The Led Zeppelin song inspired by the FIFA World Cup

Led Zeppelin

A crucial factor playing a part in Led Zeppelin’s success was their continual quest for new musical areas. While they took inspiration from the blues legends of the past and rock ‘n’ roll leaders from their own backgrounds, creative energy and desire to push musical boundaries opened up promising prospects. This creativity, combined with their outstanding combined expertise, not only set them alone but also established a standard for future musical acts.

In their 12-year career, Led Zeppelin took rock music to new heights, exploring unknown areas. They played a nurturing role in the growth of heavy metal. It introduced an enthralling turn to folk rock. And continuously provided technically remarkable performances that reinforced their status as a greatly impactful band.

The band’s motivation knew no bounds; it ranged from mythological traditions to individual events. In one example, they even took inspiration from the FIFA World Cup. As fans of the band are aware, their bond to football runs immense. Lead singer Robert Plant is a loyal fan of Wolverhampton Wanderers FC.  He held the position of club vice president in 2009.

Given their strong connection to football, it’s no surprise that this enthusiasm found its way into their music. A phenomenon not distinct to Led Zeppelin but also noticed in their counterparts like Pink Floyd. This influence emerged especially in the song ‘Fool in the Rain,’ which appeared on their eighth and final album, “In Through the Out Door” (1979). The song tells the story of a man who expects to meet a woman on a street corner. However, when she fails to appear, he believes he’s been ditched. In the end, the plot is that he had been waiting on the wrong corner, making him the “fool in the rain.”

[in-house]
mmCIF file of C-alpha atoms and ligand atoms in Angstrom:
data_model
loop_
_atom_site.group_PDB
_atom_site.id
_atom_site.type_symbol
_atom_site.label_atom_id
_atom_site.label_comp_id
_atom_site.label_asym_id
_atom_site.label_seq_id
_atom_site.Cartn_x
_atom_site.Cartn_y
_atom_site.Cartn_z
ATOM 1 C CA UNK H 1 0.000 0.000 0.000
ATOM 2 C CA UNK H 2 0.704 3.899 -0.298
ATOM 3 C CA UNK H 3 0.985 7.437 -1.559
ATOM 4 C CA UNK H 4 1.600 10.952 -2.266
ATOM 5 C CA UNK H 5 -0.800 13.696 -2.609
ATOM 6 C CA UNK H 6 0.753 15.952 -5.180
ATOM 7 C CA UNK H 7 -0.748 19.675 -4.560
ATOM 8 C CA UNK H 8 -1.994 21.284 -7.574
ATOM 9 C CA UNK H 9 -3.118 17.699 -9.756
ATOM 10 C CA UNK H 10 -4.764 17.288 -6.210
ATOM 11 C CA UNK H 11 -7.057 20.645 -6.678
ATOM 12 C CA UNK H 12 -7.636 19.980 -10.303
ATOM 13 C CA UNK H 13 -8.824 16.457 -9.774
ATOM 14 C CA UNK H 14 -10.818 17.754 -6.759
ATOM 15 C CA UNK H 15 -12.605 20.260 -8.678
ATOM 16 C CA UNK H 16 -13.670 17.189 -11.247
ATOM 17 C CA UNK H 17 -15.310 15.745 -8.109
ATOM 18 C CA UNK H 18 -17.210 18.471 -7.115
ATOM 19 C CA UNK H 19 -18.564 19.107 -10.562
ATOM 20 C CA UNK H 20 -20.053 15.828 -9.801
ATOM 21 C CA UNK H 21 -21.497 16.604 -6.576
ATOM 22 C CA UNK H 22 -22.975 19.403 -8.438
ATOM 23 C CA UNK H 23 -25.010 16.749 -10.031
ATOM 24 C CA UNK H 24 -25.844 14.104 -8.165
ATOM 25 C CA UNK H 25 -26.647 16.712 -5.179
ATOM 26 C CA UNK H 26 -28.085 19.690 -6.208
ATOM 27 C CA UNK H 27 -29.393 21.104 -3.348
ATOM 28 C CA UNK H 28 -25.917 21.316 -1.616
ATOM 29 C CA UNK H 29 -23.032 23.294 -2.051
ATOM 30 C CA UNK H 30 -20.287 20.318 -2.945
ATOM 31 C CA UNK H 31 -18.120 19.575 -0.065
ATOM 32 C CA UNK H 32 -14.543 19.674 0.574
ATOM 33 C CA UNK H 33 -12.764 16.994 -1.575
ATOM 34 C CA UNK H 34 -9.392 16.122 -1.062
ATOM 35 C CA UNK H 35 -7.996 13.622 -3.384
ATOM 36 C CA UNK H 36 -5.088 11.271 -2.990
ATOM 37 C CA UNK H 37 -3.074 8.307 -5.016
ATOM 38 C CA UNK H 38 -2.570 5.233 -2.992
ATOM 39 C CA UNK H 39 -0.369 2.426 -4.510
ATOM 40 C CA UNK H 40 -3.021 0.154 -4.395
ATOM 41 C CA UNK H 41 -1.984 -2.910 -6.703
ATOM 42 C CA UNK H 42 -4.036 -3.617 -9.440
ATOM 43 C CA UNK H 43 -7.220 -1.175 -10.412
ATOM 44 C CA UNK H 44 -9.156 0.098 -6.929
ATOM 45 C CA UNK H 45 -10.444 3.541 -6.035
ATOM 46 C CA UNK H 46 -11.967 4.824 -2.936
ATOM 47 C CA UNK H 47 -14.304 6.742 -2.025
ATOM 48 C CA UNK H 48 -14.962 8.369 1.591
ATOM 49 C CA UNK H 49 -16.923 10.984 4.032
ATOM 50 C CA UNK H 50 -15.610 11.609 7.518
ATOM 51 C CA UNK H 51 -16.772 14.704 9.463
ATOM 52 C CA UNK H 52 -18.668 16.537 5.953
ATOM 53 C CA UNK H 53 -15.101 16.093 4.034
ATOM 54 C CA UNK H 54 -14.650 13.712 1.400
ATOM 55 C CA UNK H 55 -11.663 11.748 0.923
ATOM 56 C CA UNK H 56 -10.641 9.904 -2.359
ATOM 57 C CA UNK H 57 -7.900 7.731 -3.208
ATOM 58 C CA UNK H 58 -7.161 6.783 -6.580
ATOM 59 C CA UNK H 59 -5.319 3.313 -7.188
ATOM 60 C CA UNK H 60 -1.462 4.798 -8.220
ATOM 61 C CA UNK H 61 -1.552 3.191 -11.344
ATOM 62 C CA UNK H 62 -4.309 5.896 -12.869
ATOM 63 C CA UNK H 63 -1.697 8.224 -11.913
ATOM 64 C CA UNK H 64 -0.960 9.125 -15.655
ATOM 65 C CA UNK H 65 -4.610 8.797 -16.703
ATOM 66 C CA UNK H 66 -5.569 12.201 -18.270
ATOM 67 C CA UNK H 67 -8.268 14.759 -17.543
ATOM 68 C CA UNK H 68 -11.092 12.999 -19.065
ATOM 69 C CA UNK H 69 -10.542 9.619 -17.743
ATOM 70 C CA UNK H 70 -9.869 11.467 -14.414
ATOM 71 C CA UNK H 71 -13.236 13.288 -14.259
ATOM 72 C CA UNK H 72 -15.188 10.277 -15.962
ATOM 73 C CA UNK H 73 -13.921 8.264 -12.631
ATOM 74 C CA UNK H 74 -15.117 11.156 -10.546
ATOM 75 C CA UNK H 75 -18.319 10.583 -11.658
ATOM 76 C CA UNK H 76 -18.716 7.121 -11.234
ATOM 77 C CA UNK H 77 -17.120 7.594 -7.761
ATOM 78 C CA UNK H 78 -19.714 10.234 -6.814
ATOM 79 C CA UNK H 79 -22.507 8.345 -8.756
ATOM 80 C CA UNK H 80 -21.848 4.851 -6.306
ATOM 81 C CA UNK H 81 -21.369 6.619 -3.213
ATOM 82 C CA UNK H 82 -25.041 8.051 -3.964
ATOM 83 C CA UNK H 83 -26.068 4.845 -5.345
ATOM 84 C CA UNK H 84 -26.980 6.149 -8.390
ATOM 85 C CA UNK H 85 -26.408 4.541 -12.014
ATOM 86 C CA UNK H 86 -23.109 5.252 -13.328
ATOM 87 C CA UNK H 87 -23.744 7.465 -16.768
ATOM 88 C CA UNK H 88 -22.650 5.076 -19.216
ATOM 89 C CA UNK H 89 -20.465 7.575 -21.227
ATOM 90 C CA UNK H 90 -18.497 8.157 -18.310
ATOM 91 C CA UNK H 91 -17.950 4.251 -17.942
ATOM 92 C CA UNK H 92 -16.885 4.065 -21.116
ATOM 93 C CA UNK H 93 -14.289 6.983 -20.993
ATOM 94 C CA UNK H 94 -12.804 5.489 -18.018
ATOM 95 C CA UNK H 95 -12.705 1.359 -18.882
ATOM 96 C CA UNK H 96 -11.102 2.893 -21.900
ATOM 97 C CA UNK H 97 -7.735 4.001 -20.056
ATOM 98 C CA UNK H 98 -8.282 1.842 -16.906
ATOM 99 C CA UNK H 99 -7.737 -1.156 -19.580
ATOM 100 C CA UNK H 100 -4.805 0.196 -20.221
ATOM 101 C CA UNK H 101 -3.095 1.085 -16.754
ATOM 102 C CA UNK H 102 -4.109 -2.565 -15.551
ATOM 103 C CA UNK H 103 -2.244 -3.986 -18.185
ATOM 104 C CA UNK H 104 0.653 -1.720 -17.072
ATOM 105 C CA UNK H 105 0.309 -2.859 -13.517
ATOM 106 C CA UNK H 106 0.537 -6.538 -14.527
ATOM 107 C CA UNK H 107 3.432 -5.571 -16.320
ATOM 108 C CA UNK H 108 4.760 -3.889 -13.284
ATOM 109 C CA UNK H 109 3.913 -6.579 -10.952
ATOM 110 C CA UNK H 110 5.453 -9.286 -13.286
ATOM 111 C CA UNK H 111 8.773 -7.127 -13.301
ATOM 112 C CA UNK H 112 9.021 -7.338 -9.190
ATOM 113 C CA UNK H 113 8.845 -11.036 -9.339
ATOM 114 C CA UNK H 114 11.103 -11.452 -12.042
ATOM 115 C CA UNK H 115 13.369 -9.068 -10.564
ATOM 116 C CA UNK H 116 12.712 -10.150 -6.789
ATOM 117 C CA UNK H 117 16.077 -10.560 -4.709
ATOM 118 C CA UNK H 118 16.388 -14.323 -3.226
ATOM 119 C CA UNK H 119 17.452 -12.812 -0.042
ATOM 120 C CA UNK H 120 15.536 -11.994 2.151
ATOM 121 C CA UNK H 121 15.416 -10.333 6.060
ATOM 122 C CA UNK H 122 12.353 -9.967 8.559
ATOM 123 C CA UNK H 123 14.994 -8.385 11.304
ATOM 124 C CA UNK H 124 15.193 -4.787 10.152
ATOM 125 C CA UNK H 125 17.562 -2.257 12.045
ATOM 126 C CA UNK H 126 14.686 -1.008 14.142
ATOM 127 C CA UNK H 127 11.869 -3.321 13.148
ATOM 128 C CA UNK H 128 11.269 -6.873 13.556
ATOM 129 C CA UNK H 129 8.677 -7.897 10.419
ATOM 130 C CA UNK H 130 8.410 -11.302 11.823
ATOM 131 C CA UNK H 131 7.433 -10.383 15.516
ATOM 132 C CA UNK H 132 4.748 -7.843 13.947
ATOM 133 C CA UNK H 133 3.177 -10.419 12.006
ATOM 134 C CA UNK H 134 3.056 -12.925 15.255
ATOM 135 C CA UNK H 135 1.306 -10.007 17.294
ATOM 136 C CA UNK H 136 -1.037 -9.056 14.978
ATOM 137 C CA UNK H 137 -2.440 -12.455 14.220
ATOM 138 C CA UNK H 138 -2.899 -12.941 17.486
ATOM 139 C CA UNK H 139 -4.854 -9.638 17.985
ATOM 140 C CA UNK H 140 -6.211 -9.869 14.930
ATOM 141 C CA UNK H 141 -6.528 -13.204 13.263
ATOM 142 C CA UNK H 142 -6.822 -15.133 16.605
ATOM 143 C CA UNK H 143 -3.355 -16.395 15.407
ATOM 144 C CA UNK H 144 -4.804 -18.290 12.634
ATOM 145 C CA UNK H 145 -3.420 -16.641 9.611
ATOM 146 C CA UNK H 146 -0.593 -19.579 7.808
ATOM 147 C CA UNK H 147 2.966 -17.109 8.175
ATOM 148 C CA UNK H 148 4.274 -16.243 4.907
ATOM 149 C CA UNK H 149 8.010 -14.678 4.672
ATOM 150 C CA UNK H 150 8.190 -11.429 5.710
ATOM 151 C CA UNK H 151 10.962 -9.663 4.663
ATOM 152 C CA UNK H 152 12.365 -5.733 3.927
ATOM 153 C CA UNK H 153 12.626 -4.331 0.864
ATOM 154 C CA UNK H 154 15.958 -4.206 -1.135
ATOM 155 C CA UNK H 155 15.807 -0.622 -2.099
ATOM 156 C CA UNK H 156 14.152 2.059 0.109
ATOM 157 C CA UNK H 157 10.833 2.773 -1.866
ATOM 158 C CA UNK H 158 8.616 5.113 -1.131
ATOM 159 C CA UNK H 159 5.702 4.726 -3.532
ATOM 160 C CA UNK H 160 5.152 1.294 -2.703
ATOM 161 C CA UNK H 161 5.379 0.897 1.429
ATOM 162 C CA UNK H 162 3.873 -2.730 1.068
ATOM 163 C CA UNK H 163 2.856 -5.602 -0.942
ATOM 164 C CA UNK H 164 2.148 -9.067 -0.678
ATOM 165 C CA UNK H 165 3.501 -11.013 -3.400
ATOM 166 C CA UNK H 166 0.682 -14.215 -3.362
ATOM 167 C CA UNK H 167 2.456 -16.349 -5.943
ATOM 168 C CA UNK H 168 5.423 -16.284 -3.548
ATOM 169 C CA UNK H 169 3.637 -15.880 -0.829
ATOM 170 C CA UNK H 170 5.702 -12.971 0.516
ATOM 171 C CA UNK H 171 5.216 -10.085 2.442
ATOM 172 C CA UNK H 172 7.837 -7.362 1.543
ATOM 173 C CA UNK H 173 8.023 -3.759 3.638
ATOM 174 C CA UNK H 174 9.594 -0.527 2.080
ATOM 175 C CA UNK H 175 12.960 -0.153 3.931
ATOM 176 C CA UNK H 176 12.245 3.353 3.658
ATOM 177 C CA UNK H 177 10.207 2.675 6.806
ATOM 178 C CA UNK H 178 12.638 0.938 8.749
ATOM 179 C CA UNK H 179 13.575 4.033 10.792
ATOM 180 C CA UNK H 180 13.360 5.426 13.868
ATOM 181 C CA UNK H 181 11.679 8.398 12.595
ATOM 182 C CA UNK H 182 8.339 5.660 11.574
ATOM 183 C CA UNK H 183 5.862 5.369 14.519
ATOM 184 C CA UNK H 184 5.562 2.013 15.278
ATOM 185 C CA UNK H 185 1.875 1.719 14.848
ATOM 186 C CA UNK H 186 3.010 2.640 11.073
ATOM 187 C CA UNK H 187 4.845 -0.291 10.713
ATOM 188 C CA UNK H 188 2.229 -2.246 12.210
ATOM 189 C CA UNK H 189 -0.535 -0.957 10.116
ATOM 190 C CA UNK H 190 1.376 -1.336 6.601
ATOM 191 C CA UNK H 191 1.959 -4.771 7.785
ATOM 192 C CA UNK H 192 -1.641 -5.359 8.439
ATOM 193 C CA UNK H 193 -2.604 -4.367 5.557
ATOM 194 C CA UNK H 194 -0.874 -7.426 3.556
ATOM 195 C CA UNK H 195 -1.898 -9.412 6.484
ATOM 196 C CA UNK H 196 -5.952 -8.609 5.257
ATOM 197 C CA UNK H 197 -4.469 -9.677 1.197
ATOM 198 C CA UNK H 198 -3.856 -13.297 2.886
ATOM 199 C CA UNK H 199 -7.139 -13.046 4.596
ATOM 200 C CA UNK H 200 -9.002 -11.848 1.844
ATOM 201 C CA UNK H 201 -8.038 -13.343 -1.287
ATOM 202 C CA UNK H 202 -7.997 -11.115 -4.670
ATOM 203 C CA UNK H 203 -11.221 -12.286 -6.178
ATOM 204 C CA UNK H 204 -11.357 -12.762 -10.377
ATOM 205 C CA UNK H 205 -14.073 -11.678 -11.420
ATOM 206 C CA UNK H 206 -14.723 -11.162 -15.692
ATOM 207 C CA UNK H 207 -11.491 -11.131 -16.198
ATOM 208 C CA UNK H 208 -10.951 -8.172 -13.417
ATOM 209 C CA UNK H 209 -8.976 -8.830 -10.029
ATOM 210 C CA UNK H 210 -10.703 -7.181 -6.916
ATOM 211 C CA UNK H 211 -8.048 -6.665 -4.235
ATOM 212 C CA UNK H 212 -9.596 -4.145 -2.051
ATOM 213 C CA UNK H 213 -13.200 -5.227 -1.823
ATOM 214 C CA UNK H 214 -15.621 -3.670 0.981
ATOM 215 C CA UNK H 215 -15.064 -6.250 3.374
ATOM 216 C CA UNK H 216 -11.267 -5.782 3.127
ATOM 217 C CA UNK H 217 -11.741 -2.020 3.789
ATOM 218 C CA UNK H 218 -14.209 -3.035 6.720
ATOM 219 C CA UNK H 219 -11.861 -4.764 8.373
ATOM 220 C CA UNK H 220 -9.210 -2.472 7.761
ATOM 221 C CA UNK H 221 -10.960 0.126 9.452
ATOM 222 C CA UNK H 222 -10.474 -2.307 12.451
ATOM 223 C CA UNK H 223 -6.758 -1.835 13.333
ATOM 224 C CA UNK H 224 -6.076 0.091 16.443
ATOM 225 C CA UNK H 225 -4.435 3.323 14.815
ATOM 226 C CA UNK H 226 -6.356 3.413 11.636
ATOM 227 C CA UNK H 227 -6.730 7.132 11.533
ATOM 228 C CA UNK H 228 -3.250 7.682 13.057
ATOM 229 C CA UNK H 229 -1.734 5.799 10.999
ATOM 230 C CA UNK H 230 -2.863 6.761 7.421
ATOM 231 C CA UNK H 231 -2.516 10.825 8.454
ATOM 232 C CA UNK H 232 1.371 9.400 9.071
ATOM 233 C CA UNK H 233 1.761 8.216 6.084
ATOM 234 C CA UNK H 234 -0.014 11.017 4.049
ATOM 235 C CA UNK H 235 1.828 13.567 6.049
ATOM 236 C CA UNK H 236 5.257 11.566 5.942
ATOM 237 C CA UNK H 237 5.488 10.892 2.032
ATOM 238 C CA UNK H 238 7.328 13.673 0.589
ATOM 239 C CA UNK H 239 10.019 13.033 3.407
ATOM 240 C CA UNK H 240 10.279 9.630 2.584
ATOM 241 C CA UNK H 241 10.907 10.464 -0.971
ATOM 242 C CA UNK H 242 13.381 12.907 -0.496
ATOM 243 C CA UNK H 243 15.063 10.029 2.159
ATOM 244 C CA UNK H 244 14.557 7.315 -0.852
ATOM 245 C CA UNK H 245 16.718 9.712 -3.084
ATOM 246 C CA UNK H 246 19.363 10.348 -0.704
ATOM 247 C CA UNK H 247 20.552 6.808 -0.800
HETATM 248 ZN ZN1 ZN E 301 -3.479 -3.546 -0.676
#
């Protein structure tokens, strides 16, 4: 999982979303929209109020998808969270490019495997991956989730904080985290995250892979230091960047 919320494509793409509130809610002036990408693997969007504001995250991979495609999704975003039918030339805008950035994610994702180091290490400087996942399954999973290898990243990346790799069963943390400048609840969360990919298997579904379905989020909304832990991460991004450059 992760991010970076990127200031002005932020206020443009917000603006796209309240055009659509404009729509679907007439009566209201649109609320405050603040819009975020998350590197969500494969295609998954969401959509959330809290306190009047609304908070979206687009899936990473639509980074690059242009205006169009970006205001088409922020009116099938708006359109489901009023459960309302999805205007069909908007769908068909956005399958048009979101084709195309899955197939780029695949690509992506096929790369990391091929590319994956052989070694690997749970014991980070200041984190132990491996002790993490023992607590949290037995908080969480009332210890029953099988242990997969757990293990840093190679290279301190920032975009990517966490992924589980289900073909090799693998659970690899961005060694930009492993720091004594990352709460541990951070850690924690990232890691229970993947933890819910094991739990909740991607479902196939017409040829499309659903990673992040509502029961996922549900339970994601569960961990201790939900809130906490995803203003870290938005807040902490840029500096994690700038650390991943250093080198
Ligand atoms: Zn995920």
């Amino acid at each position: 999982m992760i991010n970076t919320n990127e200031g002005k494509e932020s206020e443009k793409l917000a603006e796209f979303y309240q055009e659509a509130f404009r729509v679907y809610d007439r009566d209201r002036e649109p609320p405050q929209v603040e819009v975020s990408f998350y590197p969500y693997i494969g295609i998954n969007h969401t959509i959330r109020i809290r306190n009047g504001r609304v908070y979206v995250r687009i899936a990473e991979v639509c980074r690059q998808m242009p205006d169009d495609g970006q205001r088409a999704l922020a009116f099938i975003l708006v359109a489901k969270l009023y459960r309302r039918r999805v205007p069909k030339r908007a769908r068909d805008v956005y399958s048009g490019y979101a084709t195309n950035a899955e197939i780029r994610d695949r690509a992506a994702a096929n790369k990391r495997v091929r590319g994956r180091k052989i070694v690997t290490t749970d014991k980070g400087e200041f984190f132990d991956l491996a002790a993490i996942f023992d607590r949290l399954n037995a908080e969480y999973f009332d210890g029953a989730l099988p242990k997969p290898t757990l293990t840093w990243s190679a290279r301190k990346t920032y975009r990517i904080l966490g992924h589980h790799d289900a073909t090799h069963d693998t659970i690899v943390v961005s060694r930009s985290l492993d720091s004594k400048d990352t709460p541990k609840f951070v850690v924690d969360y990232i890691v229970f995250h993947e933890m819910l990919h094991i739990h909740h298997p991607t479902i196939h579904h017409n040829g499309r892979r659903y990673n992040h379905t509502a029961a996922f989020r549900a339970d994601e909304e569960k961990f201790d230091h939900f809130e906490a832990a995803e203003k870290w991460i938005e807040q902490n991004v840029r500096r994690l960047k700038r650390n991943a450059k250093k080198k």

The idea for this song evolved from the samba beats played during the 1978 FIFA World Cup, held in Argentina. According to biographer Dave Lewis in the book “Led Zeppelin: From a Whisper to a Scream,” the band decided to embrace their own samba-inspired segment in the middle of the tune. Alongside John Paul Jones’s street whistles and John Bonham’s innovatively arranged timpani crashes. The result, despite sounding somewhat uniquely enhanced the song

Despite the song’s upbeat nature, it was never performed live by Led Zeppelin. The band felt they hadn’t fully realized their original vision for the track. Additionally, ‘Fool in the Rain‘ marked their final single release in the United States before disbanding in 1980 following the tragic death of drummer John Bonham.

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